I am a Native and I am an artist.
I am deeply concerned about the issues my people face. And right now I want to address a subject which is at the very heart of survival for Native nations – the complexity of contemporary Native identity.
I am concerned with how we (Native people) will see each other and identify each other – in the future. How we recognize each other is the key to our sense of cultural/spiritual belonging and to healing from historical trauma.
Most tribes are forced to identify their citizens by blood quantum. This system was established by the U.S. Government. I see how it works hand in hand with forced assimilation and “voluntary” relocation to diminish Native populations over time. The goal as I see it is: to eliminate Native people so their rights and claims to their lands will cease. As a result of this intentional systematic genocide, Native people would be swallowed up by the great melting pot of peoples lacking history, culture, ancestral ties to this land.
As a result of assimilation our rapidly changing demographics have contributed to a major shift in how Native people see each other. In the past our introduction went something like this – tribal affiliation, clan, home territory and family name. This introduction has for many been replaced by more complex definitions.
Many Native people in my community have complex identities and stories of being wounded by rejection or uplifted by acceptance – by their Nations, communities, and other Native peoples.
I myself have experienced spiritual dilemma through my own “who is or who isn’t” judgment of others.
invisibility, consumption of Native identity and art, and my response…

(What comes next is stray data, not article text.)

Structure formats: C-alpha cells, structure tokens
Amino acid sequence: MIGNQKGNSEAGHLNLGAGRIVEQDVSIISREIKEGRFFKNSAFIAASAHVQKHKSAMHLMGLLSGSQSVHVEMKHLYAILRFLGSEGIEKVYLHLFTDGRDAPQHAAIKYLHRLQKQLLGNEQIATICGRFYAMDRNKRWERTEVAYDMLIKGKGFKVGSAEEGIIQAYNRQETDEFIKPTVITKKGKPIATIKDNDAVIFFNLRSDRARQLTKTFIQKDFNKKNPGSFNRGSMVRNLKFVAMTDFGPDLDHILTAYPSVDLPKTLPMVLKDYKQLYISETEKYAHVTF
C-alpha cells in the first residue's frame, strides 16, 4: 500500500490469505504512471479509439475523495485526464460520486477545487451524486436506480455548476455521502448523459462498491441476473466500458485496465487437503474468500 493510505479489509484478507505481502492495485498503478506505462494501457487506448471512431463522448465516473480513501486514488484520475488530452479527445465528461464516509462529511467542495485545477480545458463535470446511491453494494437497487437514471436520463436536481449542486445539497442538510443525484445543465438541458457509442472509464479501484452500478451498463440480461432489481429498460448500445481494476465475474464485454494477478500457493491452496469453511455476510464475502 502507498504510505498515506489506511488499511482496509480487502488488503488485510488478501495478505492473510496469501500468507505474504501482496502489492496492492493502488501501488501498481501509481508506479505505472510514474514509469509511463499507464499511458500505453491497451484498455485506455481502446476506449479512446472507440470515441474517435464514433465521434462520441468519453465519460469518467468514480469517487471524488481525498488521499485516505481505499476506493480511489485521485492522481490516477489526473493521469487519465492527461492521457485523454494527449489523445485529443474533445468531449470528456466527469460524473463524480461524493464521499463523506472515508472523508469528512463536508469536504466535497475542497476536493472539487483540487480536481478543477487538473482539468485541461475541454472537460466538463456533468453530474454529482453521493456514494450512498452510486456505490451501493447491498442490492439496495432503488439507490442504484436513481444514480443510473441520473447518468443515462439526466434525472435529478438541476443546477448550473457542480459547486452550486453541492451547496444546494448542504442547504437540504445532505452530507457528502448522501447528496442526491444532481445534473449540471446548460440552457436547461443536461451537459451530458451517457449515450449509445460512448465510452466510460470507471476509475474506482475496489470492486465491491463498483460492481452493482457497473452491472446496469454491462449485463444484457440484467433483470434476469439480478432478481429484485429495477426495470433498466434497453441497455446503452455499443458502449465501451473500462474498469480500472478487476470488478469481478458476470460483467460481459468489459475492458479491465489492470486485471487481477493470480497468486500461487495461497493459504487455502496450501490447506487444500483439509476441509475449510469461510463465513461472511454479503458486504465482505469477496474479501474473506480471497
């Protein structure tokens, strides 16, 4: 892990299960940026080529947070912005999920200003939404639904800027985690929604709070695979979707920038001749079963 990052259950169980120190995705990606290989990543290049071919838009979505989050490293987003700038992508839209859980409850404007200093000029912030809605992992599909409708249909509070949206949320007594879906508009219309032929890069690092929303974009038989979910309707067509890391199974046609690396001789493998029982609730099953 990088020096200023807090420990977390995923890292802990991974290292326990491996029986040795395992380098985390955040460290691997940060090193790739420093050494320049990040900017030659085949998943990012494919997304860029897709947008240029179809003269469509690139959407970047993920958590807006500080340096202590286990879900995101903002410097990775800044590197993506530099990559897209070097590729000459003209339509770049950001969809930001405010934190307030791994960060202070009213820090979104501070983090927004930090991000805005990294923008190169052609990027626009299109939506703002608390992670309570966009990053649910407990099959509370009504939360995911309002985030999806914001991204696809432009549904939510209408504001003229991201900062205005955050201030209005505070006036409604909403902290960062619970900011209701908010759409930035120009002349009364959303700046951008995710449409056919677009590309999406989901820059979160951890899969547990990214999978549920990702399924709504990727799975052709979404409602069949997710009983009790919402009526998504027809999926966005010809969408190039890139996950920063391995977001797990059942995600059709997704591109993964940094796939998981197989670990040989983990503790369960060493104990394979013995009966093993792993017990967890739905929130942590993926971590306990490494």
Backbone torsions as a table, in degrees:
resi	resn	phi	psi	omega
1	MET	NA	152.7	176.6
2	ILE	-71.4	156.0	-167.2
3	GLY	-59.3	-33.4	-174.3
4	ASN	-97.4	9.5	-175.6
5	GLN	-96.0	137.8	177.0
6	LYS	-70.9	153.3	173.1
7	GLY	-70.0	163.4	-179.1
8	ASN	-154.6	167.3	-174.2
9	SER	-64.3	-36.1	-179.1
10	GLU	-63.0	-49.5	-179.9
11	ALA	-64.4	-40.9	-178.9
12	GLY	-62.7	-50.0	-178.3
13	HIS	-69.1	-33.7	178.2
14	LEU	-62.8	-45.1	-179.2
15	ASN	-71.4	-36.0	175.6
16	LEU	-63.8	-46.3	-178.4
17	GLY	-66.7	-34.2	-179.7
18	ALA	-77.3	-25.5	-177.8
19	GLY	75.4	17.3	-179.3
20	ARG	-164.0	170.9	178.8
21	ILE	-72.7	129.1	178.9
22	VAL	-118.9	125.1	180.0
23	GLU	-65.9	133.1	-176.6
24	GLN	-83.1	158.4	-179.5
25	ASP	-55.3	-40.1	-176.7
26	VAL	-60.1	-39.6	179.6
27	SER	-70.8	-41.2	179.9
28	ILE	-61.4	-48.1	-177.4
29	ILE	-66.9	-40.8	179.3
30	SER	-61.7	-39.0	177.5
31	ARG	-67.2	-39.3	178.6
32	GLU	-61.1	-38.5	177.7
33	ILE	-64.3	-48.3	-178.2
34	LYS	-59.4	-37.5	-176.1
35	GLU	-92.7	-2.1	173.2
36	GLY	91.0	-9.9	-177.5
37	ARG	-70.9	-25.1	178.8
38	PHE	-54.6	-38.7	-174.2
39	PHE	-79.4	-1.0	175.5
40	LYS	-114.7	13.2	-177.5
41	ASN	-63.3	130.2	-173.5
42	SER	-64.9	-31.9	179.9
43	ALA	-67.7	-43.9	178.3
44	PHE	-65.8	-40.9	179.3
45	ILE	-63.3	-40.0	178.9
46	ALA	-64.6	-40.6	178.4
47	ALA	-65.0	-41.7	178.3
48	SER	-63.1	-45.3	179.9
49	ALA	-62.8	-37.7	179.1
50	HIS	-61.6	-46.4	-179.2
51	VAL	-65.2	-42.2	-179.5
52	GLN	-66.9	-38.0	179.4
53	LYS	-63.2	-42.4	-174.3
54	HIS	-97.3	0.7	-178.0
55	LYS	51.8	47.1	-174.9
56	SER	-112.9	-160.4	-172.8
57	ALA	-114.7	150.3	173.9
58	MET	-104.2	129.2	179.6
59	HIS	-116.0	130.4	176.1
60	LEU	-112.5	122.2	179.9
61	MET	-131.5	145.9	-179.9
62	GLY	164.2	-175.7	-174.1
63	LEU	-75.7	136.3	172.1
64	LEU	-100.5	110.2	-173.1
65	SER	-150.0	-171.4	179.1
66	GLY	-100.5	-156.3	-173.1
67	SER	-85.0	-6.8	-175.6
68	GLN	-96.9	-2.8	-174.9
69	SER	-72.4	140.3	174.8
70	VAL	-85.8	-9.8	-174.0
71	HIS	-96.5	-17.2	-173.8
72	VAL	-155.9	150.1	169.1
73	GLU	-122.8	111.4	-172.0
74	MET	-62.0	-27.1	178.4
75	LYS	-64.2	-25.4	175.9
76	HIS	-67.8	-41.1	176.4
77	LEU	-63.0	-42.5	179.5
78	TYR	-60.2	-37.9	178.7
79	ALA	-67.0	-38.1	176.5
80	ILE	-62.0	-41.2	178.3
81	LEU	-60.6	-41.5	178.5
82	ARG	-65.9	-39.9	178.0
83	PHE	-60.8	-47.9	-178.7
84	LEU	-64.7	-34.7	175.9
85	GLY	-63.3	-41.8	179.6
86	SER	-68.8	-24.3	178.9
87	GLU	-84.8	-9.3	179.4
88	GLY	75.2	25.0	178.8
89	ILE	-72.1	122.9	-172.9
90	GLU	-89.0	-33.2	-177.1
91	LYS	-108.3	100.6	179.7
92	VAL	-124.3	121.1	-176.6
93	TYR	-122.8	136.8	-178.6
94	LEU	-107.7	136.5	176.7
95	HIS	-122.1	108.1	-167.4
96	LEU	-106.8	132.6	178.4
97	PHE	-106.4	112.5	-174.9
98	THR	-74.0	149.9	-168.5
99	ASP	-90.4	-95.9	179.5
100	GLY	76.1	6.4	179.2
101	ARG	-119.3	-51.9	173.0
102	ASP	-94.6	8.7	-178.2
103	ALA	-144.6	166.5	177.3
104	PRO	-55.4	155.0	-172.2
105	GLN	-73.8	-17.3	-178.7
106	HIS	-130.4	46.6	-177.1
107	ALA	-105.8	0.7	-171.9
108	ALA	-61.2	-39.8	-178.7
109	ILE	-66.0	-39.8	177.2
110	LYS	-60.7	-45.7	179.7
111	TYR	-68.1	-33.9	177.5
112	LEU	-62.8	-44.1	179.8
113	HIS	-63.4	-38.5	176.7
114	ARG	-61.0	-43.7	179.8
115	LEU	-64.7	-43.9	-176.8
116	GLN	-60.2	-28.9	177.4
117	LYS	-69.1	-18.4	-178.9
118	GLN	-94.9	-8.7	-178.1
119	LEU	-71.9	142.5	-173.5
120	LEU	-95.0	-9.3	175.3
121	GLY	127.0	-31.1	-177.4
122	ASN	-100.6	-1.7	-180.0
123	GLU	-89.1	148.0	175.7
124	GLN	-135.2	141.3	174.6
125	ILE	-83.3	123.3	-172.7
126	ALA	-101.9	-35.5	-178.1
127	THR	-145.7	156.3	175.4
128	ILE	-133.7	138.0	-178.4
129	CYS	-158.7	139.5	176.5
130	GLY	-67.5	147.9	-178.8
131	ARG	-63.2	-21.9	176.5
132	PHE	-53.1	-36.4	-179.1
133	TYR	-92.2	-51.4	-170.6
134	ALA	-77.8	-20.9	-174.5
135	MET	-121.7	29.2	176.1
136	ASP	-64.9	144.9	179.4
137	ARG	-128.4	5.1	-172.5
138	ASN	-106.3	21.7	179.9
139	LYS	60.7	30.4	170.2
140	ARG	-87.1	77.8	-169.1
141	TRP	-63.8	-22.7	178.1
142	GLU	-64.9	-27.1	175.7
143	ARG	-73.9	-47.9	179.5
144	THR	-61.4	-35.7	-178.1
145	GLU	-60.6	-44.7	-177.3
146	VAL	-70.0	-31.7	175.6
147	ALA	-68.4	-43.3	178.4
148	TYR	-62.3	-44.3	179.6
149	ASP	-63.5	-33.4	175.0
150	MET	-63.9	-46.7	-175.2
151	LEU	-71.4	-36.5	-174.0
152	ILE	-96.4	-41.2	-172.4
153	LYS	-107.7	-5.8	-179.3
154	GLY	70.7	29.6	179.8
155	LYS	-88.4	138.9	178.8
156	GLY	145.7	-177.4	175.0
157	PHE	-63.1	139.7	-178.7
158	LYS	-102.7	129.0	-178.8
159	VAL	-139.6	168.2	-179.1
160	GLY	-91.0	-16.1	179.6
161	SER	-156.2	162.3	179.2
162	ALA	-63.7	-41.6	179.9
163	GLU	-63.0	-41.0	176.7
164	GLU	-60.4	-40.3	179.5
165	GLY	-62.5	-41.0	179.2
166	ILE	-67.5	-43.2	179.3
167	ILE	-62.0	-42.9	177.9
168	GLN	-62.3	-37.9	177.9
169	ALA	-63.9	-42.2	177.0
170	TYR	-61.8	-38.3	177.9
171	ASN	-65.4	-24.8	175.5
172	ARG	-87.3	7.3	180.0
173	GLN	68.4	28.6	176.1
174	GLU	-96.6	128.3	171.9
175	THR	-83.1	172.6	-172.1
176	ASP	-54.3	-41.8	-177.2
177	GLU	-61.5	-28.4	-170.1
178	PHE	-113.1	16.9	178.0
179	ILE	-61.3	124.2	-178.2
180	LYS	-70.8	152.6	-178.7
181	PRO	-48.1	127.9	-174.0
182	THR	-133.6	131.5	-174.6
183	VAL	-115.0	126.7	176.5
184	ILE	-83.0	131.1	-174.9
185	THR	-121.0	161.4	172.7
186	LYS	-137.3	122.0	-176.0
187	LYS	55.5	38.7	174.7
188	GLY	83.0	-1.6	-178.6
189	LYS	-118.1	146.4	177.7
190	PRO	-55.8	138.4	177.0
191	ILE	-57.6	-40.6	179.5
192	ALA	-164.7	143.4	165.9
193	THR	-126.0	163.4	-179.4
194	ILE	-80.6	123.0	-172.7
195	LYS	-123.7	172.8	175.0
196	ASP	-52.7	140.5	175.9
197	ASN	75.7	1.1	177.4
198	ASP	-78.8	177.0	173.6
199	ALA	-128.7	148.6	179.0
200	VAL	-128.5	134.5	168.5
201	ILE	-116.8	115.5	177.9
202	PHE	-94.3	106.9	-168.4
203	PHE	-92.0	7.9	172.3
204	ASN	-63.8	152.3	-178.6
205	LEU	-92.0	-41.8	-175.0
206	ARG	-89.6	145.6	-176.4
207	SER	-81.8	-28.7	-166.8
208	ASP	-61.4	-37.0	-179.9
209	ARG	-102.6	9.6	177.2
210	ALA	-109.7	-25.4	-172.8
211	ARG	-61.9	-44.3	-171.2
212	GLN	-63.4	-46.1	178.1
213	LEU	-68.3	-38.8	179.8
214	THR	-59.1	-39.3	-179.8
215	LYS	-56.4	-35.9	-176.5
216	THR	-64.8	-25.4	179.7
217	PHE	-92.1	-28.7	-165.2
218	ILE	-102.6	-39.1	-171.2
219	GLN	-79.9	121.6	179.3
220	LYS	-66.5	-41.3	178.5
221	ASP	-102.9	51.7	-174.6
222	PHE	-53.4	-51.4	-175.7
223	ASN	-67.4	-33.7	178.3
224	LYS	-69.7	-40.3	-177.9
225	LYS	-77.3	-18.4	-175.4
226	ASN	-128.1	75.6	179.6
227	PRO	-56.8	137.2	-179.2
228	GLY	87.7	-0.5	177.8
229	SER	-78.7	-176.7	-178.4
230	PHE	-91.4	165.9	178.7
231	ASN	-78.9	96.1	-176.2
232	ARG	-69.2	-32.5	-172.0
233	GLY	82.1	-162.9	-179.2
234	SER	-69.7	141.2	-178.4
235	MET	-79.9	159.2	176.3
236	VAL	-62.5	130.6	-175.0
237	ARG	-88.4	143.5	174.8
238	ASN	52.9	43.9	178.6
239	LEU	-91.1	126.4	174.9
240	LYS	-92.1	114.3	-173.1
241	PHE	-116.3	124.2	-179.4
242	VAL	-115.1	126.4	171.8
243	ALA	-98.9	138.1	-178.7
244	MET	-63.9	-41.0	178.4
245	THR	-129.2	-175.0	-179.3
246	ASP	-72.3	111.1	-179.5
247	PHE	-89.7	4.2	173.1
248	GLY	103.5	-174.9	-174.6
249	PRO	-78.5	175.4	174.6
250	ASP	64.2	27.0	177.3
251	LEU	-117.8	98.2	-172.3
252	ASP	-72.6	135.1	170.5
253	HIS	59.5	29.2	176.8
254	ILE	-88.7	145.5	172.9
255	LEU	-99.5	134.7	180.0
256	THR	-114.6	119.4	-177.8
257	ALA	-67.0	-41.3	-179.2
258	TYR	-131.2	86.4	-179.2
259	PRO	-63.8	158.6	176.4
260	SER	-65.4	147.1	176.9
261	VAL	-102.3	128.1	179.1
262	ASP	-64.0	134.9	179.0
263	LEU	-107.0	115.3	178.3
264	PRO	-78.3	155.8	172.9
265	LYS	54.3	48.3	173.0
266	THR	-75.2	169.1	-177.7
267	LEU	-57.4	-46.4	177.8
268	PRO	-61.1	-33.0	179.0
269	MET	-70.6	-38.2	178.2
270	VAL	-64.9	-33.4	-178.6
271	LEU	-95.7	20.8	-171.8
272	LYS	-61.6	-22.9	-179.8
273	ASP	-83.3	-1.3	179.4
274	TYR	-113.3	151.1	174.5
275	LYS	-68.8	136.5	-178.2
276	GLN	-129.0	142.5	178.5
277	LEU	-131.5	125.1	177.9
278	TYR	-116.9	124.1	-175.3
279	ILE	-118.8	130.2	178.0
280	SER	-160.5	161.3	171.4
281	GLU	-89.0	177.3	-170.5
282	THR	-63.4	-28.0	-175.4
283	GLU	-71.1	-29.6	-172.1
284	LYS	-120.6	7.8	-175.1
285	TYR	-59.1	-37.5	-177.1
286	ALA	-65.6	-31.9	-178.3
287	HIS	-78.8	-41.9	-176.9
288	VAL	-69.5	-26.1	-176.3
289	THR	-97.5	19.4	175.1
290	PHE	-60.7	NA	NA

To experience racism one must be physically seen or regarded in some perceivable way. Native Americans in the United States are invisible – viewed primarily as stereotypes and as a historical people of the past.
Paradoxically, while we experience invisibility, we struggle with the mass consumption and appropriation of Native art, culture, and identity by the dominant culture.
It is the erasure of Native people that allows this consumption to be completely disconnected from the contemporary people who created this art and continue to represent our cultures.
As an artist it isn’t my job to educate non-Native people about Native issues, and whoever’s job it is – it’s not working anyway.
Lacking real knowledge, personal interaction and empathy, the dominant culture has false and simplistic preconceptions about indigenous people. Most Americans feel exonerated of a troubling shared history by simply sitting through a lecture, a film, or a performance.
I believe this ignorance allows audiences to consume my work by sensationalizing my story and cultural voyeurism. I want to disrupt this monotonous exercise between passive audiences and myself. I want to challenge the notions of how Native art is experienced. I want to disrupt conventional audience expectations by physically shifting the proximity of the audience and artists.
Is it possible to create a performance work that more truly and effectively crosses the divide between a general audience and a Native artist?
What does Native culture and art have to teach a non-Native audience about making and consuming art in a way that is less polarized and polarizing, less transactional and more relational?
I created We Wait in the Darkness to heal my ancestors from the emotional, physical and spiritual injuries of the past using movement, image and sound. My approach to We Wait in the Darkness was to author my work for Native audiences and make the work available for all audiences. I found that this approach helps me break barriers between people who come from different perspectives, traditions, and self-understanding – in large part because I have found a way to be true to my own identity and artistic inquiry, while diminishing the cultural voyeurism that so often happens when white audiences engage with Native artists and artists of color.
In the creation of Skin(s) Native artists will create with a Native audience in mind. This will be easily reinforced as we will be working within our Native communities who will participate in the creation of movement, text, film, and in a way take ownership of parts of the work.
Each creation and performance residency for Skin(s) – Native and Non-Native people can witness rehearsals, be a part of discussions, and give feedback on what they see.
In this way… Skin(s) will always be a living document that allows the audience to shift and shape the work from community to community.